Dogs should be judged not by breed, but by their behavior, according to a pair of bills that would overturn Miami-Dade County’s 33-year-old pit bull ban.
Sen. Alexis Calatayud and Rep. Demi Busatta Cabrera, both Republicans representing the Miami area, have filed identical bills (SB 942, HB 941) that would end Miami’s city ordinance banning pit bulls and any other local ordinances that target specific breeds.
Previous legislation banning breed-specific legislation had allowed local ordinances passed before Oct. 1, 1990 to stand.
This year’s measure is the same as last year’s in all but the bills’ titles, dropping the term “dangerous dogs.” The legislation last year made it past committee hearings — and the Senate version received unanimous approval on the floor — but the House version did not catch the metaphorical car.
The reintroduction has given new hope to pit bull advocates, however.
Dahlia Canes, of the Miami Coalition Against Breed Specific Legislation, has been working on getting ordinances like Miami-Dade’s overturned for the last 19 years. For her, it all started when a dog named “Chocolate” jumped into her car, pregnant and injured.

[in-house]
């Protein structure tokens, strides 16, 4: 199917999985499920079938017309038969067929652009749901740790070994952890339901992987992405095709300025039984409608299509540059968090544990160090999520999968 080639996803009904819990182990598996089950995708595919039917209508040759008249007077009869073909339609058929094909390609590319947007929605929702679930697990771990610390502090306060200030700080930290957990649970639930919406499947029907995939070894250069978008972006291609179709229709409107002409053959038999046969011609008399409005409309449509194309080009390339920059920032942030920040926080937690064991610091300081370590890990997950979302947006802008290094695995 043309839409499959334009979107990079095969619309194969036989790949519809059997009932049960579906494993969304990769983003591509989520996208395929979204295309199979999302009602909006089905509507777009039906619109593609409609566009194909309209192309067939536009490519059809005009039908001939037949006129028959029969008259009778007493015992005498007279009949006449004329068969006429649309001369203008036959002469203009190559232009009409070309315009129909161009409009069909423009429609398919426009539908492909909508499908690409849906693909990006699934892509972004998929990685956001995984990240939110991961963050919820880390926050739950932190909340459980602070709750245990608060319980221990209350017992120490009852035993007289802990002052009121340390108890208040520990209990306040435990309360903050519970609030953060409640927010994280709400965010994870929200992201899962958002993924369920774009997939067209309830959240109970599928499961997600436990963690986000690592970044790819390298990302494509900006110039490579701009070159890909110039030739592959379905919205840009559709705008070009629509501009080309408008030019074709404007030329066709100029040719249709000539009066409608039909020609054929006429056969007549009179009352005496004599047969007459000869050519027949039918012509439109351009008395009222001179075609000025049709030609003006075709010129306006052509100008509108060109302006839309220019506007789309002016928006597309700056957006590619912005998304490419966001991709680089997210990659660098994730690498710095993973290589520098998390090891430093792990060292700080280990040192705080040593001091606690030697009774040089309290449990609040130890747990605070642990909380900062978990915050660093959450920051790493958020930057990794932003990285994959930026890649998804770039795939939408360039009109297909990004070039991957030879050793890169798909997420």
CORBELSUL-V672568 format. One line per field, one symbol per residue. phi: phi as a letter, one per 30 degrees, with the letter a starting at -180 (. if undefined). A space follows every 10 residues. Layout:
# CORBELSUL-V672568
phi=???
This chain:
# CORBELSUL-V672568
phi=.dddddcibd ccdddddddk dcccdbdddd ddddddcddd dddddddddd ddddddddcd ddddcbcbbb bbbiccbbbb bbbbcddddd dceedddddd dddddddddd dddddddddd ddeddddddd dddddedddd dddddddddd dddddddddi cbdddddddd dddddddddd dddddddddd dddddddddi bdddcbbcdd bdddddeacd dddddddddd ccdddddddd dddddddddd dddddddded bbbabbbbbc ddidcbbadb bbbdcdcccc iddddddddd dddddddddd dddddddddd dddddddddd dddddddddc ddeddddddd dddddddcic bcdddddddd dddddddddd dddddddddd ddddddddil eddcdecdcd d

“I ended up keeping her and falling in love with her,” said Canes, a Miami resident, recalling how leaving the dog for pet-sitting at a friend’s home resulted in Chocolate being seized and nearly euthanized.
Now, Miami-Dade’s 1990 ordinance is rarely enforced, but it does keep families from moving into public housing with four-legged family members, according to Canes.
“A lot more people would end up in houses with their dogs,” Canes said, should the bill pass. “It would eliminate the breed specific issues in public housing.”
The city of Sunrise’s ordinance would not be allowed, either. Those rules, passed in 1989, define “pit bull dogs” as any dog that has characteristics as described by the American Kennel Club or United Kennel Club for American Staffordshire terriers or Staffordshire bull terriers. And those dogs, according to Sunrise’s rules, must be securely locked in a pen or muzzled.
The proposed bill, however, does not prevent cities or public housing entities from putting restrictions on dogs that have bitten or attacked people or domestic animals.